Filipino journalist Maria Ressa, former CNN correspondent in Southeast Asia, launched independent news site Rappler, on the front line to investigate the violent drift of President Rodrigo Duterte, whose war on drugs has claimed thousands of lives. She is constantly the target of power, especially on social networks, in a country where the murders of journalists are frequent.
The Nobel Peace Prize was awarded to him on October 8, as well as to the editor-in-chief of the independent Russian newspaper Novaïa Gazeta, Dmitry Muratov. In an interview with World, she returns to the threats weighing against Filipino political activists and the danger that social networks represent for democracies.
How did you find out that you had won the Nobel Peace Prize?
I was hooked up to an online conference with two other news sites, one Malaysian, the other Indonesian, we were discussing how independent media can survive in our countries. I then see my phone vibrate next to the computer. I see the call is coming from Norway, I turn off the computer’s microphone and answer the phone; Olva Njolstad, who heads the committee, tells me that I have the Nobel Peace Prize with another person, whose name he could not tell me because he had not yet been informed.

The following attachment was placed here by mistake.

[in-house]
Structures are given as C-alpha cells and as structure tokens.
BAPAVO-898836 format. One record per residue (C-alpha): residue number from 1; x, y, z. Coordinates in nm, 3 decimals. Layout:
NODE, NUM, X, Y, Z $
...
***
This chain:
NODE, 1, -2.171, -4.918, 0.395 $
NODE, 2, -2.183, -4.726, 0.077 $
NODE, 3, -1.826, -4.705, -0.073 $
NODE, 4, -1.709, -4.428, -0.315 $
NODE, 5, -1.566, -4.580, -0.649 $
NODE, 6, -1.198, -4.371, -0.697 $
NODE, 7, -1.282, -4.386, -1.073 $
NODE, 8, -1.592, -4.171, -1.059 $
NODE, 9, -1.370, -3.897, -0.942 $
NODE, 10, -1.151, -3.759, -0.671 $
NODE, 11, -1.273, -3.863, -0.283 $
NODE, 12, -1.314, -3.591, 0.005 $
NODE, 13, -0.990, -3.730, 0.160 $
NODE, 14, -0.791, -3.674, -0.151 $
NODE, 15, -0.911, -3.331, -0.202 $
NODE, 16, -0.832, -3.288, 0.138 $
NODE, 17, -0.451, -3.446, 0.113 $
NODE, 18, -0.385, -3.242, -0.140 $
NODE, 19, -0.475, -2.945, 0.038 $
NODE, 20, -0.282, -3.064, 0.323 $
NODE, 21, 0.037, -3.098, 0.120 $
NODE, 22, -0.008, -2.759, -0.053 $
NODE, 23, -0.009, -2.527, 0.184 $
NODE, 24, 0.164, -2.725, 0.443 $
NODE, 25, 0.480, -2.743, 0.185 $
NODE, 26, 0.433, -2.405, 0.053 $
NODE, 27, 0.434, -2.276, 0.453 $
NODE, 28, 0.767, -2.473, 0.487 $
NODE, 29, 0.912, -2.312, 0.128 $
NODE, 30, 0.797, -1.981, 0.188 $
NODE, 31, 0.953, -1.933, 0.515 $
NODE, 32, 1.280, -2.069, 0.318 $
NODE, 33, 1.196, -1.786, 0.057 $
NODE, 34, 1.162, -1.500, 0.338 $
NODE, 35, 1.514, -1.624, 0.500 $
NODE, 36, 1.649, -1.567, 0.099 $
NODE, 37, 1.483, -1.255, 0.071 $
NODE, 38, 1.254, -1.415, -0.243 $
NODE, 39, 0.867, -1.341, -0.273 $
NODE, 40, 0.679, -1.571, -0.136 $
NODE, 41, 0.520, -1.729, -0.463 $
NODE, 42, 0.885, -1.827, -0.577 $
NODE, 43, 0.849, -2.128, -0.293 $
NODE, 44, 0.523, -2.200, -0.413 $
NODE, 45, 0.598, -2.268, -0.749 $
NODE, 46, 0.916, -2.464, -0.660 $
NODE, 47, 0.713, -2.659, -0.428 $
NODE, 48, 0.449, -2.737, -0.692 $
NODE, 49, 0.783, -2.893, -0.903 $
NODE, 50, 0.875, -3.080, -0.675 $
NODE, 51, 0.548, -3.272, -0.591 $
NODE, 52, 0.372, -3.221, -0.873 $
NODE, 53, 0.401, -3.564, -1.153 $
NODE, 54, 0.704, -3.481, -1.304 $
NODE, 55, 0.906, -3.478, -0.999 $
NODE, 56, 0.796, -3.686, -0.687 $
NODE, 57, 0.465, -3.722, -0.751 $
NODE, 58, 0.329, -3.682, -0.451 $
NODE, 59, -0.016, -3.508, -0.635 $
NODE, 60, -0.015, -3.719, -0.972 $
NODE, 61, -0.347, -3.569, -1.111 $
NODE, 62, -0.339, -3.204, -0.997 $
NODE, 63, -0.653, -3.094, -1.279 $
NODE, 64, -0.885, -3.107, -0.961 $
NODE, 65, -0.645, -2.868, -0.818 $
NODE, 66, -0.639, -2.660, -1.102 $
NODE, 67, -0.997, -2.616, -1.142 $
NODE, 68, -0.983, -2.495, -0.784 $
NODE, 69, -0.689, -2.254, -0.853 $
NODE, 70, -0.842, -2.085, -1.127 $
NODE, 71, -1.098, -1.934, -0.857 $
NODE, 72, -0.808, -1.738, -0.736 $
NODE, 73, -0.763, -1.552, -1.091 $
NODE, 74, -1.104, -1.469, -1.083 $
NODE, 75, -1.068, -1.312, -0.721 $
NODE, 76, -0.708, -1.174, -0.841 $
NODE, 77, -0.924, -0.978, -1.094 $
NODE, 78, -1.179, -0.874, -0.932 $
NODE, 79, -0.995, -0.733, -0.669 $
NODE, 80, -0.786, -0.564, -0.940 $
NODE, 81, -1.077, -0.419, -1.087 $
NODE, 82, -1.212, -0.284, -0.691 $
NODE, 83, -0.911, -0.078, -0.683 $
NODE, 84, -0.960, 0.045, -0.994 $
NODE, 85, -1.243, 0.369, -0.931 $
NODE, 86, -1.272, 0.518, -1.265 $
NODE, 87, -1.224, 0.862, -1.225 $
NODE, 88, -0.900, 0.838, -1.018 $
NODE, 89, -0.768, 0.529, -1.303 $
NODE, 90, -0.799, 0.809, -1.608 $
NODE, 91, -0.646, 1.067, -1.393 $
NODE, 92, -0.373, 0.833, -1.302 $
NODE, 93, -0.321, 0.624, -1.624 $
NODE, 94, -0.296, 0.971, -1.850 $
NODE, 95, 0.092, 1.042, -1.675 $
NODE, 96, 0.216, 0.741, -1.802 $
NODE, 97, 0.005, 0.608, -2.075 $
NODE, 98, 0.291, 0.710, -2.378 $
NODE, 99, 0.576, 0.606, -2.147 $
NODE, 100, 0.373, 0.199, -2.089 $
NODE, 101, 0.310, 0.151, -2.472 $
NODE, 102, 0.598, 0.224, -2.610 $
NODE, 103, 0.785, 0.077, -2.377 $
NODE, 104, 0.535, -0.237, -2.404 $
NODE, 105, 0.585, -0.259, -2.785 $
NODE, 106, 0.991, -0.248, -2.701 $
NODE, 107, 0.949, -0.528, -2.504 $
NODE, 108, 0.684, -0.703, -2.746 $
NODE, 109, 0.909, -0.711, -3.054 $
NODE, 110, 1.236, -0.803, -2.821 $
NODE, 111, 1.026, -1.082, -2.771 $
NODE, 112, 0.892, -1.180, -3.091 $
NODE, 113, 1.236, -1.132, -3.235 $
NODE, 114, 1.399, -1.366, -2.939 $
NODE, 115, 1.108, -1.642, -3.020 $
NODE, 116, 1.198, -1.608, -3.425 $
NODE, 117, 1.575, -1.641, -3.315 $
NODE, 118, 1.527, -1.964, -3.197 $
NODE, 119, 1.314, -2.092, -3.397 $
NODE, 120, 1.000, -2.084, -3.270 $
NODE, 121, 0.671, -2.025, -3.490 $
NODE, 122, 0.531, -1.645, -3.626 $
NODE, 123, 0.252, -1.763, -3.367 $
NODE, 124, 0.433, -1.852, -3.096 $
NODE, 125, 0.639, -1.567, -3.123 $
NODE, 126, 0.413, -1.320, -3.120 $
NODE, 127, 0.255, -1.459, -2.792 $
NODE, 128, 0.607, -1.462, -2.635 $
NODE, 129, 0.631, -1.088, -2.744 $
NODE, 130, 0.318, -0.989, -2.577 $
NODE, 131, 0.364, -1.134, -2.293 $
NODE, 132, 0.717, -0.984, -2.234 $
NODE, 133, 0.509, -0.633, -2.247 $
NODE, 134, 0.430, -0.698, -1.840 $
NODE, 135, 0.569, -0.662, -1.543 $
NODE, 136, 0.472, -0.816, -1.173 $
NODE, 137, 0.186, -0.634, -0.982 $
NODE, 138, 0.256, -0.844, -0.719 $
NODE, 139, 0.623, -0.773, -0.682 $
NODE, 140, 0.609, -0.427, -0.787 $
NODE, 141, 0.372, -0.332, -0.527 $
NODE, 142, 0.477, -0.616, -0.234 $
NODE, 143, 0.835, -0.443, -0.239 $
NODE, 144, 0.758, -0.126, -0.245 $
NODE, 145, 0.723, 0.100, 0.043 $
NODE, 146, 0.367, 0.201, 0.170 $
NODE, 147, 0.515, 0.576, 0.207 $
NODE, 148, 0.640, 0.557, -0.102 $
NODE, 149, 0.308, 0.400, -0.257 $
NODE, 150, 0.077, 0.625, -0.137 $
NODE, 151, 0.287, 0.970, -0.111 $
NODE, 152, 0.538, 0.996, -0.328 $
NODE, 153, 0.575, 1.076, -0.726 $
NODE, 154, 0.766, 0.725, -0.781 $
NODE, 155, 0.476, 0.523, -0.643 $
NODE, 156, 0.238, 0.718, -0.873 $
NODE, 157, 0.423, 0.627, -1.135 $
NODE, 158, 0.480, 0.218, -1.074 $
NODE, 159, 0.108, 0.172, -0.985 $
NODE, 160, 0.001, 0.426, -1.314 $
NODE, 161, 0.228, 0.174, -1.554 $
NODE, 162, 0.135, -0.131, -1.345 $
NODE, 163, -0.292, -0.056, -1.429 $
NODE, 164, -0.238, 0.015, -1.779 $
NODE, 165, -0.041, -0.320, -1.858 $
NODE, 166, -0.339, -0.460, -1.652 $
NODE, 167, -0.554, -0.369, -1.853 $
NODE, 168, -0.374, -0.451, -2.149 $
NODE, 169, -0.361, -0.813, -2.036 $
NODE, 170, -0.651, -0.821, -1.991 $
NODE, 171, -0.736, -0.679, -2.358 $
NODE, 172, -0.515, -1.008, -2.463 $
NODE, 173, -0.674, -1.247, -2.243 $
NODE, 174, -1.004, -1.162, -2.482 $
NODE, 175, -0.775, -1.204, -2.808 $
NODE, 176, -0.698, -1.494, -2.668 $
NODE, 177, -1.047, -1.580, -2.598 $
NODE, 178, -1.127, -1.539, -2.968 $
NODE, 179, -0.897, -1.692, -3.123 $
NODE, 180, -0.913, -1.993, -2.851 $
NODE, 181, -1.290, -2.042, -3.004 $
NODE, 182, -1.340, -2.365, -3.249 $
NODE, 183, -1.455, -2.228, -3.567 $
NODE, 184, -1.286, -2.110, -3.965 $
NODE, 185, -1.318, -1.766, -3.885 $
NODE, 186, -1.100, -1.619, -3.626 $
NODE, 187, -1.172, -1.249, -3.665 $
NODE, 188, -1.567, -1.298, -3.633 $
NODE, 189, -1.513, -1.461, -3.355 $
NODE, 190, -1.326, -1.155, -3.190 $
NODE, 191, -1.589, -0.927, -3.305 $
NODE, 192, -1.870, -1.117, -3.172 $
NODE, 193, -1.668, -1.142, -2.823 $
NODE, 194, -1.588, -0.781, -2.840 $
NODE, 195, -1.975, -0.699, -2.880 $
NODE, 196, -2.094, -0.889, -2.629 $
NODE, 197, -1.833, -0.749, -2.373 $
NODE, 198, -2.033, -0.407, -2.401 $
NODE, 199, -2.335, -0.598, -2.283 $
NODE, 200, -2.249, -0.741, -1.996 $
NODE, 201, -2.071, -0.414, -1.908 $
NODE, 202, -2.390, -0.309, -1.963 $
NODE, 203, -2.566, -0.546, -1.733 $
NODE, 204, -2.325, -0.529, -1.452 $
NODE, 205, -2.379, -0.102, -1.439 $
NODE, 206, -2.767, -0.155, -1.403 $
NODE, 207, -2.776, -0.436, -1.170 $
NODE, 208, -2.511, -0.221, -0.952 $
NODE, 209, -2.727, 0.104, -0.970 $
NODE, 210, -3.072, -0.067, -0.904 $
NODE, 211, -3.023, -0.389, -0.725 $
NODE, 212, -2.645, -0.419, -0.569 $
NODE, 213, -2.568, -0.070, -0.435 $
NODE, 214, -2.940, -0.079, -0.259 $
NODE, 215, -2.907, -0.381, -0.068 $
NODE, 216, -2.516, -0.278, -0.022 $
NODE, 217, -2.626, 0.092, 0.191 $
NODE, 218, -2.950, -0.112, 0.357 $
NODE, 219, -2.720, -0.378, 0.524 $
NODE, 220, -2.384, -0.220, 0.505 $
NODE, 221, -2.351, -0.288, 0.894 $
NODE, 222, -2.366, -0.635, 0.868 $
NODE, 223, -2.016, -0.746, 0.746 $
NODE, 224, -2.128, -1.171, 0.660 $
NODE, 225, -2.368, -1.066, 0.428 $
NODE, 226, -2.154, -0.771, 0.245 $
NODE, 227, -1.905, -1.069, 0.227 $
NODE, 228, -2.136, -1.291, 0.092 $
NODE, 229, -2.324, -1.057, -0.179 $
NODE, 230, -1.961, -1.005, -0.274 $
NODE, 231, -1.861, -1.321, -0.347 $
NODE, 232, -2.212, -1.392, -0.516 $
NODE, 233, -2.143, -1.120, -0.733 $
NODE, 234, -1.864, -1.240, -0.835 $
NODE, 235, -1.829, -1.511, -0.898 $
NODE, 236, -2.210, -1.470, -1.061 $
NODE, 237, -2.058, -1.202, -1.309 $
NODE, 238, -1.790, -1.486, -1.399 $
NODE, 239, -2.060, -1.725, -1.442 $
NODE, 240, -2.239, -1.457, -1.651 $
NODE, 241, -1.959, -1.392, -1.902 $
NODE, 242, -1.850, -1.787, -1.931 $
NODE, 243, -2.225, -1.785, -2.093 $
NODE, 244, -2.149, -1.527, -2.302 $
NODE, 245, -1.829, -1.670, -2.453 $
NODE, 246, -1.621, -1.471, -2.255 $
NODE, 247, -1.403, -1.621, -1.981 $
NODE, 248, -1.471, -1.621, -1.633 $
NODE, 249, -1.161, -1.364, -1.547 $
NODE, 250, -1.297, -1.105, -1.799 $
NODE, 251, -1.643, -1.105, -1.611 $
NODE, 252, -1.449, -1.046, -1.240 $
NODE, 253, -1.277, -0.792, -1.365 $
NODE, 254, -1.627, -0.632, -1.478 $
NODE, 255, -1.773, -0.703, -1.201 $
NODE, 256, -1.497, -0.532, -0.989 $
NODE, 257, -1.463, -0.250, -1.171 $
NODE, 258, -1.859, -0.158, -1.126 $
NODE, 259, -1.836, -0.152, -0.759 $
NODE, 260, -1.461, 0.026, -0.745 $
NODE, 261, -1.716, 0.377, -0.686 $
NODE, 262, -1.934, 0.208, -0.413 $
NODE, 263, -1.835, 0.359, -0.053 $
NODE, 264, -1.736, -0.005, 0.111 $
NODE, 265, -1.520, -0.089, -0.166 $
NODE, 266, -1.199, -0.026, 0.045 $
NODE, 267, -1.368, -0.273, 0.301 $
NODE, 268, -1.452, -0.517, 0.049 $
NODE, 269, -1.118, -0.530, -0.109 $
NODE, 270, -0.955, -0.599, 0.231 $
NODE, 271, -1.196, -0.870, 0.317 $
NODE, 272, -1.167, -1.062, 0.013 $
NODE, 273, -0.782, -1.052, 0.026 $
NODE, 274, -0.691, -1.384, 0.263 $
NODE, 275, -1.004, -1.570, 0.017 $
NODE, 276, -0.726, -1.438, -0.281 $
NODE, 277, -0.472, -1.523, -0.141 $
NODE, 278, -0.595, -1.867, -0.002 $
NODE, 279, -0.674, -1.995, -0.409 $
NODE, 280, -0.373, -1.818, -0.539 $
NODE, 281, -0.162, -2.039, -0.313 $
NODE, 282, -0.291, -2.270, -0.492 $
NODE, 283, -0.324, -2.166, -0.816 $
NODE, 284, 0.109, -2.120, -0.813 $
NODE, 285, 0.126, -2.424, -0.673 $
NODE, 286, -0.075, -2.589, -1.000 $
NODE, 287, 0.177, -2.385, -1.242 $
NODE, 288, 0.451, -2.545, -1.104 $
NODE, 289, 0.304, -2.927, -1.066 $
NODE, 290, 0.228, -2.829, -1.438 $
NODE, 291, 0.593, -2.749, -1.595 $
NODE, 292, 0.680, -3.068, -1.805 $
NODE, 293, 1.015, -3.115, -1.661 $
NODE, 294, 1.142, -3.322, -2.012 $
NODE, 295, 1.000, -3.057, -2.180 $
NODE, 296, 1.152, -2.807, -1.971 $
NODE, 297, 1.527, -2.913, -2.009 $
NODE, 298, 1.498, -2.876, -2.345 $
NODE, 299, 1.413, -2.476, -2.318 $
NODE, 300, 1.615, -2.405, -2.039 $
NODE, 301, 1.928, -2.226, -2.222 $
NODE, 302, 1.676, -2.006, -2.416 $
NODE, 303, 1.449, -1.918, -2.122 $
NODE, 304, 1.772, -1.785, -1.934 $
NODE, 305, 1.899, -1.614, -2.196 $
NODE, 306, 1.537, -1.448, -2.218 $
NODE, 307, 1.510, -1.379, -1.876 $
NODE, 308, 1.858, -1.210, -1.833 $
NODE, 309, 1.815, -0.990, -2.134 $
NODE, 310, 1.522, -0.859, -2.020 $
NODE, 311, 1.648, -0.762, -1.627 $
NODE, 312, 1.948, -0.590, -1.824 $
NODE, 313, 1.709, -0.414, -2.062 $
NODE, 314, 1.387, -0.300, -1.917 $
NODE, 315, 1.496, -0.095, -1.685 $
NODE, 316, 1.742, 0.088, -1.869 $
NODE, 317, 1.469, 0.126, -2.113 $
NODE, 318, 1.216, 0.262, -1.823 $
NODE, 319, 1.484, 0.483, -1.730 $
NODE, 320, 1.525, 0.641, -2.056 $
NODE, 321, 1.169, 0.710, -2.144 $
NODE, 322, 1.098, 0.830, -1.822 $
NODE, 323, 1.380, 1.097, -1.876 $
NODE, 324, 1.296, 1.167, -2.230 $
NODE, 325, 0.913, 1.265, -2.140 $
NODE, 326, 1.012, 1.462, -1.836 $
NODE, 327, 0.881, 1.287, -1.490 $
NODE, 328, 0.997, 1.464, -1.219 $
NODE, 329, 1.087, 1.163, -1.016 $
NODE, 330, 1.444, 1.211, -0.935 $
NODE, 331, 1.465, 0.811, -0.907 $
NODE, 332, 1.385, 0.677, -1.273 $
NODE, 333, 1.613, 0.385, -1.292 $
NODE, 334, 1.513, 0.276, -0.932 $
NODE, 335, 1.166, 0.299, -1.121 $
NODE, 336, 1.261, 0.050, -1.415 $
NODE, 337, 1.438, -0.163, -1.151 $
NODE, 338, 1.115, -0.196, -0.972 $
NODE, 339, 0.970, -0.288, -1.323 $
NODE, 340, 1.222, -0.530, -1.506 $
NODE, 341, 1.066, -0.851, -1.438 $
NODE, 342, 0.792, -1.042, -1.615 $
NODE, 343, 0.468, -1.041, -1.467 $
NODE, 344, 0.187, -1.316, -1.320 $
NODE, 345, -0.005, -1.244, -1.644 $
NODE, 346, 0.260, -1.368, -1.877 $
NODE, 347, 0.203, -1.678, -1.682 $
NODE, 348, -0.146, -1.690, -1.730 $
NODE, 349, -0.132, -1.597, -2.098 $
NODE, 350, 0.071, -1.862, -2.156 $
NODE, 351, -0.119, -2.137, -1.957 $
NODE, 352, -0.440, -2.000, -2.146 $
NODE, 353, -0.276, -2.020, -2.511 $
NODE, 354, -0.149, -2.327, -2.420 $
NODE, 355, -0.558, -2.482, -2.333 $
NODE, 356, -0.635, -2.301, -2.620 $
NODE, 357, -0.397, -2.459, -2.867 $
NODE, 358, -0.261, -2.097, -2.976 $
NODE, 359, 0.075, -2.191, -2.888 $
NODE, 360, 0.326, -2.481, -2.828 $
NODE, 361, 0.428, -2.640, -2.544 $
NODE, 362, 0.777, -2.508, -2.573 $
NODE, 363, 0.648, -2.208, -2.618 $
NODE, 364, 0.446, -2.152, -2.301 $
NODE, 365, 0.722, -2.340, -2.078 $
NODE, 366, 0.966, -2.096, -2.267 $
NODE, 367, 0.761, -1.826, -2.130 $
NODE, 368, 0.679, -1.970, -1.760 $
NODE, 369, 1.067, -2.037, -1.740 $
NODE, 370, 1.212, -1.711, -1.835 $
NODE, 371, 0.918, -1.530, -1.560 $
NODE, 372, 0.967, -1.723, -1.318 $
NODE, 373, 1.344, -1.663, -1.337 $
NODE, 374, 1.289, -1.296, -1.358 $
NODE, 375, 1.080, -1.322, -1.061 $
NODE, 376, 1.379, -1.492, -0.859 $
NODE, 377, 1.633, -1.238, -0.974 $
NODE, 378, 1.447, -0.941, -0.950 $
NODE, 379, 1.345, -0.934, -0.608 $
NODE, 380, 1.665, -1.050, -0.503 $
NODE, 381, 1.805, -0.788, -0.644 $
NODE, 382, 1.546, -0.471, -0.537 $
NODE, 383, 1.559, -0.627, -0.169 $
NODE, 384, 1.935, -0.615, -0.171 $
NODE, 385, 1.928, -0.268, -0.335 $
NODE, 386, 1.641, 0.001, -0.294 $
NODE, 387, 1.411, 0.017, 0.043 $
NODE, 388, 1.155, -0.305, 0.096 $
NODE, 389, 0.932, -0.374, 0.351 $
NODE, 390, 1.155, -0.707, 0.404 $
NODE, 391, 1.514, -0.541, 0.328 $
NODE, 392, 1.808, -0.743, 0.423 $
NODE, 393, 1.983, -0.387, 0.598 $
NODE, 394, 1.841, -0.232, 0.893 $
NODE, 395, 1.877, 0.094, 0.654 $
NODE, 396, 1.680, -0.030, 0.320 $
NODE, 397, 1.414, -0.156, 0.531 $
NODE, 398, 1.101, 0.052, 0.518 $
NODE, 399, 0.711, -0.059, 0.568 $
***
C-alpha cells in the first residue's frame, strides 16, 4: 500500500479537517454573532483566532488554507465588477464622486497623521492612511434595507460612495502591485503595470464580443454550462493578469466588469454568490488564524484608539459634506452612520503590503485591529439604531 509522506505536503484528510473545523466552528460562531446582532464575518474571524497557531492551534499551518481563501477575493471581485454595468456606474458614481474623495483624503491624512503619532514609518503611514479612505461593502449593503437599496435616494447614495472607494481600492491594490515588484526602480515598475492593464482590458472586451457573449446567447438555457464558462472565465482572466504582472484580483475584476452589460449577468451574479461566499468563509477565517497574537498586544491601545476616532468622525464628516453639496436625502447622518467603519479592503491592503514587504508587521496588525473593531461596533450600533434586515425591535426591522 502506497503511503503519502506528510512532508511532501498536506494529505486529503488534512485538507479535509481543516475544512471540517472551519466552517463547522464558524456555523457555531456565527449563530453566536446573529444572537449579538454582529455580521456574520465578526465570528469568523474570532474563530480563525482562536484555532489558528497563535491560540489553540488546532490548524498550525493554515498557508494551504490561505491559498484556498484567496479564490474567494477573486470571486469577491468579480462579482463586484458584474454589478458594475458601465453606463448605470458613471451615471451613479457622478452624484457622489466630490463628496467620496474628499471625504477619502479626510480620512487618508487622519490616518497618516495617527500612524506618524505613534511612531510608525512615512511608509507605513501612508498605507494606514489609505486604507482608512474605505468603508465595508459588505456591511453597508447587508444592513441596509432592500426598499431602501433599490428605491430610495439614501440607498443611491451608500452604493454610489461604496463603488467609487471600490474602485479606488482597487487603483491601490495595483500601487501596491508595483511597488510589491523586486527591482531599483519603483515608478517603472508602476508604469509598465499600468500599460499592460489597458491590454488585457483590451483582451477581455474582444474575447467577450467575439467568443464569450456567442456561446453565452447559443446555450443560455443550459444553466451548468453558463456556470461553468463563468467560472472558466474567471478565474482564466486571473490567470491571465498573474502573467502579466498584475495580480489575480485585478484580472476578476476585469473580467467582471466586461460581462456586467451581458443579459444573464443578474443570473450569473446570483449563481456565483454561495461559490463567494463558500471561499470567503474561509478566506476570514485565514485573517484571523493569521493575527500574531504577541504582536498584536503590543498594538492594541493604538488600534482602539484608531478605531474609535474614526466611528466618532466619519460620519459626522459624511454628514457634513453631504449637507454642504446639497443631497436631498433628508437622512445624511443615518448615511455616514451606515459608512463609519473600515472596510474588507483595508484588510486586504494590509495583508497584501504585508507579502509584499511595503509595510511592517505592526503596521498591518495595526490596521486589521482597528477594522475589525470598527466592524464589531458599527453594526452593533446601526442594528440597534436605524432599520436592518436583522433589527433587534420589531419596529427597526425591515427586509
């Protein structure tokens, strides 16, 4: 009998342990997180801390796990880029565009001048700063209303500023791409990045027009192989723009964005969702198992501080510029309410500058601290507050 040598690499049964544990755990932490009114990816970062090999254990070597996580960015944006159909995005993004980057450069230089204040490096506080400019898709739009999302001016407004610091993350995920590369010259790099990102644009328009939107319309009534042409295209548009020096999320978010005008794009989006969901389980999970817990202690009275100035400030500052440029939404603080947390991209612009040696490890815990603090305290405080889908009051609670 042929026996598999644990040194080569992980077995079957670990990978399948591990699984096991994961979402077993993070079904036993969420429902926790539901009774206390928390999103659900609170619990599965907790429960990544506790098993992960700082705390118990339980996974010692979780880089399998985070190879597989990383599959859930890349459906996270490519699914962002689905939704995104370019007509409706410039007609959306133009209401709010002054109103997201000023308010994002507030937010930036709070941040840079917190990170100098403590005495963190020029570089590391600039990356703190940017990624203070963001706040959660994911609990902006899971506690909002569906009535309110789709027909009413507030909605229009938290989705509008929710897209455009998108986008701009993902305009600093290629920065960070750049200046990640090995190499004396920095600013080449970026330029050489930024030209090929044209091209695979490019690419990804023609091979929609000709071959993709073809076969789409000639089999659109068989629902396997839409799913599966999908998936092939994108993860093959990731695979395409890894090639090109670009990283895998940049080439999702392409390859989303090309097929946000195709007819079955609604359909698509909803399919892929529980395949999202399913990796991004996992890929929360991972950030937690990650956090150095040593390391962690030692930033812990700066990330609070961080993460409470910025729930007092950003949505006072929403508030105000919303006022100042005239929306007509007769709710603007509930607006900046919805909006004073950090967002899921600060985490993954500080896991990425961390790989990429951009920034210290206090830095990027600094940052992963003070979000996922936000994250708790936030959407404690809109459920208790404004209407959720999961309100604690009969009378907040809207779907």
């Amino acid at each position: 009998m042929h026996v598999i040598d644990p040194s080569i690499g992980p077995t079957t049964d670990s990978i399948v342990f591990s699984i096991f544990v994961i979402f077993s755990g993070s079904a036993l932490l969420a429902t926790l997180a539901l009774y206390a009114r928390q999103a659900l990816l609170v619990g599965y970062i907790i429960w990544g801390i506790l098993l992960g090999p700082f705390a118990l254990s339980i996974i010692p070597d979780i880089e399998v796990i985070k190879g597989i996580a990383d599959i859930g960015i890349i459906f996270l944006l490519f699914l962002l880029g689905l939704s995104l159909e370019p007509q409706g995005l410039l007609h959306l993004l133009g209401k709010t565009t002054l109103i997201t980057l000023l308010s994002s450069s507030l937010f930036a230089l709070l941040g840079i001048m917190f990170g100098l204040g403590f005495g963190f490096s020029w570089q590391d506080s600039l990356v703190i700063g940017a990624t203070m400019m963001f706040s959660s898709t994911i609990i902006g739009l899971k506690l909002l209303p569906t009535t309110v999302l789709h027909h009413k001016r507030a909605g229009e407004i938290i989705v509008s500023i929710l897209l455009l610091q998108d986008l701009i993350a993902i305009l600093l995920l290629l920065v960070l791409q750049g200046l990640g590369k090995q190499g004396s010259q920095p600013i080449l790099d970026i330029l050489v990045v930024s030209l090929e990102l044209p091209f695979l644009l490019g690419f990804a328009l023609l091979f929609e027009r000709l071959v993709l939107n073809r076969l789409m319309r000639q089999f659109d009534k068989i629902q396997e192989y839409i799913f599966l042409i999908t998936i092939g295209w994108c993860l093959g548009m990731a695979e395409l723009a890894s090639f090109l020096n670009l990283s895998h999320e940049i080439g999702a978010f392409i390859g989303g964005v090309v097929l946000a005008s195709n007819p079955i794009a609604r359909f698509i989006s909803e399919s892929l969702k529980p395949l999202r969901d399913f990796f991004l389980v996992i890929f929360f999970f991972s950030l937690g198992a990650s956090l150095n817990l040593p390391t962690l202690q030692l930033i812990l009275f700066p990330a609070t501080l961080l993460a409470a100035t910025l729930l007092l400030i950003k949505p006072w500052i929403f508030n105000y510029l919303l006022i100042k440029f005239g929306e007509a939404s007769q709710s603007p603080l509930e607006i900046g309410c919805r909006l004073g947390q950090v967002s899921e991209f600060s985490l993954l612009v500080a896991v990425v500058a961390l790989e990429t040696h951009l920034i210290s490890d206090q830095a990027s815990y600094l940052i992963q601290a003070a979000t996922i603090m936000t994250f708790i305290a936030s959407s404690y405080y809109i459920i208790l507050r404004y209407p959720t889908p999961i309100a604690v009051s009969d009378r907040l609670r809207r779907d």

It was completely crazy, I was overwhelmed. And then he added, “You don’t have to talk about it before the formal announcement. It was necessary to wait with such secrecy, what torture! I swallowed my emotions, reactivated my microphone, and resumed the conference discussion until the announcement. It was energizing and crazy. A real shock, for me, for Rappler.
Why do you think the Nobel committee chose you and Dmitry Muratov?
It is a prize for journalists in the countries where they are attacked. And at the same time, the last time a reporter got this award, it got worse for him. I don’t know if the committee has thought about that. It was in 1936, Carl von Ossietzky, who had denounced German rearmament, had been deported to a concentration camp [et il est mort de la tuberculose en 1938 en prison]. That was eighty-five years ago.
For me, the most rewarding aspect of this award is that it is aimed at all journalists who live under pressure, whether in the Philippines or elsewhere. Yesterday, I started my day with a discussion with Venezuelan journalists, they are even lower than us in the press freedom rankings, and they felt touched that I had this award. It also made sense to the journalists I spoke to in India. But suddenly, it’s been days that I speak in the media: do you have the impression while listening to me to hear an old broken record? (To laugh)
You have 68.33% of this article to read. The rest is for subscribers only.